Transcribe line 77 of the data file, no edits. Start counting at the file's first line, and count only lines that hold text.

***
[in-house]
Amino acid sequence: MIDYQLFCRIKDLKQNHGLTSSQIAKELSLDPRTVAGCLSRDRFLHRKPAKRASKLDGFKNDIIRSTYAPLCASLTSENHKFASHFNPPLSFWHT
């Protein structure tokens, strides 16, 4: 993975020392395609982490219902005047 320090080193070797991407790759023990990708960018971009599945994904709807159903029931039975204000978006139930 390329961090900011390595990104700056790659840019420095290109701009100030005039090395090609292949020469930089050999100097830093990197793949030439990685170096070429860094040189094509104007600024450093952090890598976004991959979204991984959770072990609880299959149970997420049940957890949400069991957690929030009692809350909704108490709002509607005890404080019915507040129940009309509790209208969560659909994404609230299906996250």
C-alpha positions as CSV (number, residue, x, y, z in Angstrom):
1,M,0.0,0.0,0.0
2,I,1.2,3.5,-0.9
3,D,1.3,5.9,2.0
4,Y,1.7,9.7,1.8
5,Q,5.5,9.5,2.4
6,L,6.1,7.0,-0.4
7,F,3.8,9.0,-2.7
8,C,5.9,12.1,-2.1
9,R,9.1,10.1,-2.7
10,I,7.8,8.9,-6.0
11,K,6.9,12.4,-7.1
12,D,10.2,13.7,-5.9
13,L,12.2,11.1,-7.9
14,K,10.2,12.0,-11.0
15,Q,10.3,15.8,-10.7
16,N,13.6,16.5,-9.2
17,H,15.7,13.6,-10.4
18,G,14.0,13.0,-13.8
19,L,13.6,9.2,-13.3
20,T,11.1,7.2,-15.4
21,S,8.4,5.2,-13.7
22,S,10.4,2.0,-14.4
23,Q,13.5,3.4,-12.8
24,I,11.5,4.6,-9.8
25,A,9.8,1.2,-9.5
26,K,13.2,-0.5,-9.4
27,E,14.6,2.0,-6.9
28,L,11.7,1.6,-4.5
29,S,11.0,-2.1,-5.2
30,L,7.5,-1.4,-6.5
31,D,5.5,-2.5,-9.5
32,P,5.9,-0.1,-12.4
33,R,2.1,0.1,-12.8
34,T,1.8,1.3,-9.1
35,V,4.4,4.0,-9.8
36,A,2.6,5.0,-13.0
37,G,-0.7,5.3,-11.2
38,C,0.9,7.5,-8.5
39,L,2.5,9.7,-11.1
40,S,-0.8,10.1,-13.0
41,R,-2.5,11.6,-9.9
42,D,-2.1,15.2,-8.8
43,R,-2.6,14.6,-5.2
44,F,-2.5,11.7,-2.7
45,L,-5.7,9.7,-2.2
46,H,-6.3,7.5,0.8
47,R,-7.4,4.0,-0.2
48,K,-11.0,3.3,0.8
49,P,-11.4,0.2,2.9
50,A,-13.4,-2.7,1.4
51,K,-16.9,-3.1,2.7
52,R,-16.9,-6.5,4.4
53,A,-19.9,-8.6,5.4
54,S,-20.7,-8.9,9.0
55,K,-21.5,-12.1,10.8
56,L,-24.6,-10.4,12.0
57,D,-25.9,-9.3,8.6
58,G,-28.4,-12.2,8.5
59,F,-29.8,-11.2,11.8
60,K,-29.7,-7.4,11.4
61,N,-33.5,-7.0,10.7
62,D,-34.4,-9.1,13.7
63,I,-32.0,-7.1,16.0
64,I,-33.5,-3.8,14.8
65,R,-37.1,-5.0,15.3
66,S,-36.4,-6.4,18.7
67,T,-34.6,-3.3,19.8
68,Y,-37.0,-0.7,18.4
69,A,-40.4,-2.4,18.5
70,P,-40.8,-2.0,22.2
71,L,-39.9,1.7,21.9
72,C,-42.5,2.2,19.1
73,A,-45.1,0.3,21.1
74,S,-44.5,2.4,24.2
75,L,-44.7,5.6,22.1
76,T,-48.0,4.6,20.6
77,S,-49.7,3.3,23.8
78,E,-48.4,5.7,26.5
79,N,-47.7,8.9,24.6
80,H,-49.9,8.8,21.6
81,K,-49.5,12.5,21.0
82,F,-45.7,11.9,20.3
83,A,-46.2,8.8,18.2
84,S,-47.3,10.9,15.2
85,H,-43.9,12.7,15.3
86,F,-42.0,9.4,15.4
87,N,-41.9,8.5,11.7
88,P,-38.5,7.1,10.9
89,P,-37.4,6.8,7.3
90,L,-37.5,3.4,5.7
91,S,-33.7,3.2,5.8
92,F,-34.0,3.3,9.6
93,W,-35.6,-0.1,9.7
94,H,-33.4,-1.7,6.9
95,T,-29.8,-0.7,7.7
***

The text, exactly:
73,A,-45.1,0.3,21.1